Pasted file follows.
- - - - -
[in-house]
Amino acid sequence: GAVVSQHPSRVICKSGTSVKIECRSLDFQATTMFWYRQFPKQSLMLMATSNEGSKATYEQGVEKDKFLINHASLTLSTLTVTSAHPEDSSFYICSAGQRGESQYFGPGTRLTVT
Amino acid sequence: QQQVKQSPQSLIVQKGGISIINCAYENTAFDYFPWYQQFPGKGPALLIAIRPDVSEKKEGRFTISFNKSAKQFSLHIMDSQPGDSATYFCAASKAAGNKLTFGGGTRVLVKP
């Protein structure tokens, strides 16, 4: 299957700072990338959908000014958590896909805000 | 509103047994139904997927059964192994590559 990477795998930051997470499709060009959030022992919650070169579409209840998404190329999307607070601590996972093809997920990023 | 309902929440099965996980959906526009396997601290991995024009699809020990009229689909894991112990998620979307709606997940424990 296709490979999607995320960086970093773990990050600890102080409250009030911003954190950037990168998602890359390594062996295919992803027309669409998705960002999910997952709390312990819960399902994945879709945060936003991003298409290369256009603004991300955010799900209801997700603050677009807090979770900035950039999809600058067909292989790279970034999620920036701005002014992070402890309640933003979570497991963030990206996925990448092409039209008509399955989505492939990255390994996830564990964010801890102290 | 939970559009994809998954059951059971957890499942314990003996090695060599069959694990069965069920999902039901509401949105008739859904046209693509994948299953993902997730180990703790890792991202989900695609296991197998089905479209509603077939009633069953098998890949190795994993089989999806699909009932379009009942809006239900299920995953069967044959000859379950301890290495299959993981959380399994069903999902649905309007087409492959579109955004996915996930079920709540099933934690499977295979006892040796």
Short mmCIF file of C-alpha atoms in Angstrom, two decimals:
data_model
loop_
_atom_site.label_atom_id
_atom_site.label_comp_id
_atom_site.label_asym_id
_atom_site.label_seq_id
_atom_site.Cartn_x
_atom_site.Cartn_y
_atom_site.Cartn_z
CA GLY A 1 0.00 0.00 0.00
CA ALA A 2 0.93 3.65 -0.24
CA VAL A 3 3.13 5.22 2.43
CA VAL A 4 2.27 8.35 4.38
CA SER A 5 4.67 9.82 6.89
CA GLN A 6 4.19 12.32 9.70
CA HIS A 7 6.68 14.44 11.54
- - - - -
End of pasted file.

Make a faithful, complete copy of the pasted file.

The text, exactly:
[in-house]
Amino acid sequence: GAVVSQHPSRVICKSGTSVKIECRSLDFQATTMFWYRQFPKQSLMLMATSNEGSKATYEQGVEKDKFLINHASLTLSTLTVTSAHPEDSSFYICSAGQRGESQYFGPGTRLTVT
Amino acid sequence: QQQVKQSPQSLIVQKGGISIINCAYENTAFDYFPWYQQFPGKGPALLIAIRPDVSEKKEGRFTISFNKSAKQFSLHIMDSQPGDSATYFCAASKAAGNKLTFGGGTRVLVKP
């Protein structure tokens, strides 16, 4: 299957700072990338959908000014958590896909805000 | 509103047994139904997927059964192994590559 990477795998930051997470499709060009959030022992919650070169579409209840998404190329999307607070601590996972093809997920990023 | 309902929440099965996980959906526009396997601290991995024009699809020990009229689909894991112990998620979307709606997940424990 296709490979999607995320960086970093773990990050600890102080409250009030911003954190950037990168998602890359390594062996295919992803027309669409998705960002999910997952709390312990819960399902994945879709945060936003991003298409290369256009603004991300955010799900209801997700603050677009807090979770900035950039999809600058067909292989790279970034999620920036701005002014992070402890309640933003979570497991963030990206996925990448092409039209008509399955989505492939990255390994996830564990964010801890102290 | 939970559009994809998954059951059971957890499942314990003996090695060599069959694990069965069920999902039901509401949105008739859904046209693509994948299953993902997730180990703790890792991202989900695609296991197998089905479209509603077939009633069953098998890949190795994993089989999806699909009932379009009942809006239900299920995953069967044959000859379950301890290495299959993981959380399994069903999902649905309007087409492959579109955004996915996930079920709540099933934690499977295979006892040796």
Short mmCIF file of C-alpha atoms in Angstrom, two decimals:
data_model
loop_
_atom_site.label_atom_id
_atom_site.label_comp_id
_atom_site.label_asym_id
_atom_site.label_seq_id
_atom_site.Cartn_x
_atom_site.Cartn_y
_atom_site.Cartn_z
CA GLY A 1 0.00 0.00 0.00
CA ALA A 2 0.93 3.65 -0.24
CA VAL A 3 3.13 5.22 2.43
CA VAL A 4 2.27 8.35 4.38
CA SER A 5 4.67 9.82 6.89
CA GLN A 6 4.19 12.32 9.70
CA HIS A 7 6.68 14.44 11.54